When the flowering shrubs, cacti, succulents and desert trees do come into bloom, it’s like the icing on the cake. The dinner-plate-sized flowers of the numerous nocturnal Argentine giants (Trichocereus candicans) peppered throughout the property are particularly eye-catching. “It’s just fantastic,” says Paul. “We have such a unique mix of plants. Everything flows together beautifully.”

When the flowering shrubs, cacti, succulents and desert trees do come into bloom, it’s like the icing on the cake. The dinner-plate-sized flowers of the numerous nocturnal Argentine giants (Trichocereus candicans) peppered throughout the property are particularly eye-catching. “It’s just fantastic,” says Paul. “We have such a unique mix of plants. Everything flows together beautifully.”

1. “Having moved to Arizona from the East Coast, we wanted a variety of cacti and palms because they are so unique to us,” says homeowner Paul Rosow. He and Pamela also desired splashes of color throughout for diversity. Planted along the front drive are fire barrel cacti, artichoke agave, blue yucca, blue agave and the state’s iconic saguaro. 2. One of Paul’s favorite plants is the crested Madagascar palm, a recent addition to the garden. 3. To the left of the pool, an existing spa and raised patio with a beehive-style fireplace add to the allure of outdoor living. A Mediterranean fan palm was brought in for a touch of tropical flair in a mostly desert landscape. Although the saguaros in the background are situated outside the property, they appear as if they are part of the garden. 4. Pamela uses a rope attached to a massive mesquite tree to train for Spartan races. 5. The stairway leading from the sports court to the pool was planted with cardon grande cacti and an Indian laurel ficus. Paul says the tree helps block the view of the sports area from their master bedroom.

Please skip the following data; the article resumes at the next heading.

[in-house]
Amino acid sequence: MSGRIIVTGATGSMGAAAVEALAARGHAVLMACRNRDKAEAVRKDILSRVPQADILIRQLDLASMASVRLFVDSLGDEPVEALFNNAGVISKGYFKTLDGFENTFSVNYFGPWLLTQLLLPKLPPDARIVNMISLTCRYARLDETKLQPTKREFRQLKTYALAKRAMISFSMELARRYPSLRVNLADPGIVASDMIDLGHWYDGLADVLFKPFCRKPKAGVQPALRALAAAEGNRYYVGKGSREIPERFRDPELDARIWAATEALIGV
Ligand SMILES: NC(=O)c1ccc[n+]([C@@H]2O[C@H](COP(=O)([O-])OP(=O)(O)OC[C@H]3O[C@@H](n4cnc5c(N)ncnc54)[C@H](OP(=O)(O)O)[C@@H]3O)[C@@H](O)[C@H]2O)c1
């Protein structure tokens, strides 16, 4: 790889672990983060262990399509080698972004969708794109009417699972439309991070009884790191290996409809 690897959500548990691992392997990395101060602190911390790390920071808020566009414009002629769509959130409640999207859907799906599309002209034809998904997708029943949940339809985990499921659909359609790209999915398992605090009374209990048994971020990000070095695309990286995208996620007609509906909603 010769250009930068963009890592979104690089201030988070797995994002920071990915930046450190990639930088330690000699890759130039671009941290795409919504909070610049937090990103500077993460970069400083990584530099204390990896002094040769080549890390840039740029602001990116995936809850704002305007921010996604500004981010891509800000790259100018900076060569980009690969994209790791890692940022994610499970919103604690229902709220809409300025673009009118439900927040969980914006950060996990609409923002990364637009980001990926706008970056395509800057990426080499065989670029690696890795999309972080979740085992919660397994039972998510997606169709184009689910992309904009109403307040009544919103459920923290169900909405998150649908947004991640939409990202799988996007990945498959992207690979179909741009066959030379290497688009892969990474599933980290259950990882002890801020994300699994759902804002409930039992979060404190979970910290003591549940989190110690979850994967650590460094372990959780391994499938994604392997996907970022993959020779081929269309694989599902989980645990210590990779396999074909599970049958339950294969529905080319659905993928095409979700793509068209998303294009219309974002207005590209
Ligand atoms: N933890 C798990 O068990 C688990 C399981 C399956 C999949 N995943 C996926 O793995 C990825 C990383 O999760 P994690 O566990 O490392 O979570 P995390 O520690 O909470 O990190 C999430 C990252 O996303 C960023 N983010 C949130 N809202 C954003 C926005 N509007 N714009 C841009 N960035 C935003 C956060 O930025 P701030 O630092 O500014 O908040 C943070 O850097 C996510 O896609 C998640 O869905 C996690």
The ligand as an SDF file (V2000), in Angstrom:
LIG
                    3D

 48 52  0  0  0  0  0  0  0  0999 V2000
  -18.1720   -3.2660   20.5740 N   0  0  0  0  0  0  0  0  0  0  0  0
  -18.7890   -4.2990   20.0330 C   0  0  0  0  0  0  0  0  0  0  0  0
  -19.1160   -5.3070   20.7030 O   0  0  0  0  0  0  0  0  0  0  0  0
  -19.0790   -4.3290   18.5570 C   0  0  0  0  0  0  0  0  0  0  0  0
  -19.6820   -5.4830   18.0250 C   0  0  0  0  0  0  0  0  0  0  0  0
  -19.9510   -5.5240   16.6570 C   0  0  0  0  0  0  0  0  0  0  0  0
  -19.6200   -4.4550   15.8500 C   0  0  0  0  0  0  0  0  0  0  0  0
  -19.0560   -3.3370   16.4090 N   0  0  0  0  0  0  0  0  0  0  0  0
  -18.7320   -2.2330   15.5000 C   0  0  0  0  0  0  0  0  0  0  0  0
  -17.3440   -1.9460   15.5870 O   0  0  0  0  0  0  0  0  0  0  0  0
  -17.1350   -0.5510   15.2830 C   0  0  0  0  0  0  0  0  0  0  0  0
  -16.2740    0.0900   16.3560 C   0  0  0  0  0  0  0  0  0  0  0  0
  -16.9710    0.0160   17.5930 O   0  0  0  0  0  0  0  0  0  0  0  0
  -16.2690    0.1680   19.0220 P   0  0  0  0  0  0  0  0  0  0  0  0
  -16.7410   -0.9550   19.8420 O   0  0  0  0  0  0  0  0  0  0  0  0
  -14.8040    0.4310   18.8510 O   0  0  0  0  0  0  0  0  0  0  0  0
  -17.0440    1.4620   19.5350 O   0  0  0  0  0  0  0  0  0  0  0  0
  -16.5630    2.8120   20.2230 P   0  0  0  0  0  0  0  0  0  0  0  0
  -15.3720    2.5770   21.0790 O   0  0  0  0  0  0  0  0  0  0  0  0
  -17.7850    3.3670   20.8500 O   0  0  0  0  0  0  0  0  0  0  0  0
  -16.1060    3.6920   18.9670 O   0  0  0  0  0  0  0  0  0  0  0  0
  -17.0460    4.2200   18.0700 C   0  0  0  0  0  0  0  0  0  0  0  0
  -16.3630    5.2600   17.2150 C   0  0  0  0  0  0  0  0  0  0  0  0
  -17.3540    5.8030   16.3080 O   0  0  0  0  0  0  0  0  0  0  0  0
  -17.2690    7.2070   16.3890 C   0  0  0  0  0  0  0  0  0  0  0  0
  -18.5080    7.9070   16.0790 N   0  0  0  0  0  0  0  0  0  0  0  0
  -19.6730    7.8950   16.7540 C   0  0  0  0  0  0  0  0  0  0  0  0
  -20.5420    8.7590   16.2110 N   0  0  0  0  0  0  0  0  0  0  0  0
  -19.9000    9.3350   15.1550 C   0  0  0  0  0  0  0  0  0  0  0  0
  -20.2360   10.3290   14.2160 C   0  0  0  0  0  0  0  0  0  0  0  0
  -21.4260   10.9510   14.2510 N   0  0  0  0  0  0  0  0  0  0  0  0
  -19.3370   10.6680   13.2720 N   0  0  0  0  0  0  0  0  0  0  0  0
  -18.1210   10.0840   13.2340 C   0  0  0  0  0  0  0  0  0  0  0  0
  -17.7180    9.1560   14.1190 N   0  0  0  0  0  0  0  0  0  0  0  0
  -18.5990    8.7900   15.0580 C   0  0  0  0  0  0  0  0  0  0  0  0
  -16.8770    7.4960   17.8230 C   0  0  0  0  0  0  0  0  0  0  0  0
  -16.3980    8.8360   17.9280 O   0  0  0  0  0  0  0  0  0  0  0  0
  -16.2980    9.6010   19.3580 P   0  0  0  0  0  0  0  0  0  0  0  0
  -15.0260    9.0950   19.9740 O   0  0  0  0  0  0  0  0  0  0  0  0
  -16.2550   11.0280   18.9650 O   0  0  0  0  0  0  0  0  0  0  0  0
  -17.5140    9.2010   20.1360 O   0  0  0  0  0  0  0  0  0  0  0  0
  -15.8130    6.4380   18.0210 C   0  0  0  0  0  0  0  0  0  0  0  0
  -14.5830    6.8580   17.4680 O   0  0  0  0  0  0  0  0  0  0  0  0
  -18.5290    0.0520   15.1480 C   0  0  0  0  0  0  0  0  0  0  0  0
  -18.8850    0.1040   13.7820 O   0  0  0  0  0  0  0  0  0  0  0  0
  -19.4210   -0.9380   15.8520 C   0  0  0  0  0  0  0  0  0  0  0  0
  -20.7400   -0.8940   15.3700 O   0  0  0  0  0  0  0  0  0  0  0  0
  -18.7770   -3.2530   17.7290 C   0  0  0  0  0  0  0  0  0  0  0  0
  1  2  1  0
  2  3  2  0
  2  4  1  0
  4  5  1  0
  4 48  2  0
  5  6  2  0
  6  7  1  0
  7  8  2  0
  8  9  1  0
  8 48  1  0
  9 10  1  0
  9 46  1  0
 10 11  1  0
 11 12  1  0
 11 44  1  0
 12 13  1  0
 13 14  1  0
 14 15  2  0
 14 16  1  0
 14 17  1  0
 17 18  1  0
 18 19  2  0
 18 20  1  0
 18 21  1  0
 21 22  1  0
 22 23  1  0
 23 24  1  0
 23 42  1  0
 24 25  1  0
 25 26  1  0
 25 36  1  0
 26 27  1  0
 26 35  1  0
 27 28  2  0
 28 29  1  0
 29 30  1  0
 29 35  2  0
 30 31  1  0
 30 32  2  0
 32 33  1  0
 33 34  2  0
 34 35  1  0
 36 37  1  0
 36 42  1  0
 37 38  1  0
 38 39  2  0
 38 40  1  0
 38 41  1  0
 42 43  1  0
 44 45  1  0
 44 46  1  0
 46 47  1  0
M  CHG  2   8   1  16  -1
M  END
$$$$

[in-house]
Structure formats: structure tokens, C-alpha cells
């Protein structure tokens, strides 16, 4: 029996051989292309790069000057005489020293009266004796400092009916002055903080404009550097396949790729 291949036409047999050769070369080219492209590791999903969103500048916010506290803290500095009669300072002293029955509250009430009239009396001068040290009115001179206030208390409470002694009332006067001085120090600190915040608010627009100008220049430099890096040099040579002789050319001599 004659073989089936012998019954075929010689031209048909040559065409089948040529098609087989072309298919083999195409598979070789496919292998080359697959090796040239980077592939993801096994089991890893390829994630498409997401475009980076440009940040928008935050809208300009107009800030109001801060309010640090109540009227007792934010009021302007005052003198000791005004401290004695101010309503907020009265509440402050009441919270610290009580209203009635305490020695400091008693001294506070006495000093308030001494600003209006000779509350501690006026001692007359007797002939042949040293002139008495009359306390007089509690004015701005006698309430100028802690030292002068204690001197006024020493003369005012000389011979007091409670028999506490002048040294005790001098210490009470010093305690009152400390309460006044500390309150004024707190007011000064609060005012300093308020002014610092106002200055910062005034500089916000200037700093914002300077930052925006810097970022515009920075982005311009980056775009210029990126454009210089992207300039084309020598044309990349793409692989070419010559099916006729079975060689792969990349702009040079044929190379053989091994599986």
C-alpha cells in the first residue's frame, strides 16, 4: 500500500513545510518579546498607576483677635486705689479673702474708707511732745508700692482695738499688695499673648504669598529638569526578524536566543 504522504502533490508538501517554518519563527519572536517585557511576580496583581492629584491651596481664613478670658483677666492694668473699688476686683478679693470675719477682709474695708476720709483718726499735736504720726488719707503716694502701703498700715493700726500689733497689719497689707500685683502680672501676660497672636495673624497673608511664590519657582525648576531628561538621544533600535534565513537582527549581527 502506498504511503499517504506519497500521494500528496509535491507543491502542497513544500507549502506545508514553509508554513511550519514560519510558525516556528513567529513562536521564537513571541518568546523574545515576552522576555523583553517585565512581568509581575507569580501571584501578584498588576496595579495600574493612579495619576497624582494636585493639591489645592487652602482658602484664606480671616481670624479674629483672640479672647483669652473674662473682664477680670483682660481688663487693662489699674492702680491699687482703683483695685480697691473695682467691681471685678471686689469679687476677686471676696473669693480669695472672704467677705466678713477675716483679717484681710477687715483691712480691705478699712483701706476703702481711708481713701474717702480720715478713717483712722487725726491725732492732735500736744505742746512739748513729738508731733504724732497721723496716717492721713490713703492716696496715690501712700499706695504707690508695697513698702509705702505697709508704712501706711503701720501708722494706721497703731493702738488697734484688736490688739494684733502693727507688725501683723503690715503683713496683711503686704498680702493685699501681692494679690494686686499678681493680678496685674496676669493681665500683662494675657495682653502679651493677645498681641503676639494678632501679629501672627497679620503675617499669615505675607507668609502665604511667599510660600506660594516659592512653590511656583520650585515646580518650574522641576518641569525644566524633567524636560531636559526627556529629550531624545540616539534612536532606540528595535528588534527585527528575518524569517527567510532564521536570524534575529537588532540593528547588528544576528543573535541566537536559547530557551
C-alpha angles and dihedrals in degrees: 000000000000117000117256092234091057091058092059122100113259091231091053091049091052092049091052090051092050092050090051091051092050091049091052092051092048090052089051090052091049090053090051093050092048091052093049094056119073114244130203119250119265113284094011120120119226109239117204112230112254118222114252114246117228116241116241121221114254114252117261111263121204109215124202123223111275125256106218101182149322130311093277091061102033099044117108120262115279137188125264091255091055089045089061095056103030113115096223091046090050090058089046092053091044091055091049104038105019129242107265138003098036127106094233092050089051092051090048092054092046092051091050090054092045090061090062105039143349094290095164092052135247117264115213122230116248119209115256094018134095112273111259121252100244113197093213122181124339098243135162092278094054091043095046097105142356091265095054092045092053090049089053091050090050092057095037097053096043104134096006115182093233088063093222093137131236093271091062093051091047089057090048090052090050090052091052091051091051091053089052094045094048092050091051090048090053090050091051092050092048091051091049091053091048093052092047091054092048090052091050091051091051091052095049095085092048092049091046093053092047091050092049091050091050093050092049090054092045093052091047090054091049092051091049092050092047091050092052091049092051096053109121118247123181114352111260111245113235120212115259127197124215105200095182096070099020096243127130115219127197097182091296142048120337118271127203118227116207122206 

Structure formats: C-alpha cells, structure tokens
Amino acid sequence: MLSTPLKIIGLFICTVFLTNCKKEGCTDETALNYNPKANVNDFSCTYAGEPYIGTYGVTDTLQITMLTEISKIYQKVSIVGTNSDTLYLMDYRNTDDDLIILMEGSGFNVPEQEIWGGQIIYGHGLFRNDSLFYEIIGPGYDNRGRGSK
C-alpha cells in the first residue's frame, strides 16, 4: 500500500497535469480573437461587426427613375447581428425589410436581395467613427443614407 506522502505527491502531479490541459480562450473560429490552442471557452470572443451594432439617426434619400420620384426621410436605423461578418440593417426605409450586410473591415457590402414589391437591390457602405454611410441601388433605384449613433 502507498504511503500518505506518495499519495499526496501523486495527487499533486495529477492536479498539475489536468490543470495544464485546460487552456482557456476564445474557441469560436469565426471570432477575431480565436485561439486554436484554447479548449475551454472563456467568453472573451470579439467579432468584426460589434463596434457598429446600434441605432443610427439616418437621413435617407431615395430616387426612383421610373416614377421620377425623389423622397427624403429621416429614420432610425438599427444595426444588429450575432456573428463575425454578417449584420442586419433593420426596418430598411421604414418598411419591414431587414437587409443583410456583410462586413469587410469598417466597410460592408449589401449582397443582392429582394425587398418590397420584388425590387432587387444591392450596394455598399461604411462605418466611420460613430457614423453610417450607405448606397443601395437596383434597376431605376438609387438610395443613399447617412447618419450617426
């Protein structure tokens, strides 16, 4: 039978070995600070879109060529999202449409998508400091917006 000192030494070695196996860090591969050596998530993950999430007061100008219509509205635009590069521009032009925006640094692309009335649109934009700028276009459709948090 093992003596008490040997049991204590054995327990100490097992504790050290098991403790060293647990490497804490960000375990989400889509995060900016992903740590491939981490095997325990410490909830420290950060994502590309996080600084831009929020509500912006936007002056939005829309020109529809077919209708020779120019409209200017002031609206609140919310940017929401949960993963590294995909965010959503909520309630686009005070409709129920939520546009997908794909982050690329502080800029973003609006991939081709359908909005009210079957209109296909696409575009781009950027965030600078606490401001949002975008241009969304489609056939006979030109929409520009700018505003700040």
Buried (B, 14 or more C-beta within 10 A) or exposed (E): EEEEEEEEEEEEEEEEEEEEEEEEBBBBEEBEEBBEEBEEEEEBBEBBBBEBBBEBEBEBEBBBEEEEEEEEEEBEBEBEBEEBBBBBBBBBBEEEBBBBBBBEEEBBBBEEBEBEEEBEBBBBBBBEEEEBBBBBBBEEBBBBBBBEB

Norris uses color, texture and shape to create intriguing plant combinations throughout the landscape. Here, purple lantana adds seasonal interest.

“We call our property ‘Paradise,’ because it feels like we are on vacation every time we step outside.”

—Pamela Churchill, homeowner

Norris reworked the front yard, systematically adding elevation with mounding, boulders and retention walls. Mature blue agaves (Agave tequilana), yuccas, fire barrels (Ferocactus) and Perry’s agaves (Agave parryi var. truncata) were layered with colorful lantana, Moroccan mound (Euphorbia resinifera) and groundcover, culminating at the home’s entry where a saguaro and a pair of magnificent yuccas show off their poufy white blooms. “I wanted to accentuate the sense of arrival, so that as guests drive up toward the front door they feel as though they’ve reached their destination,” he explains. “We wanted to create a resortlike setting with splashes of color for diversity.”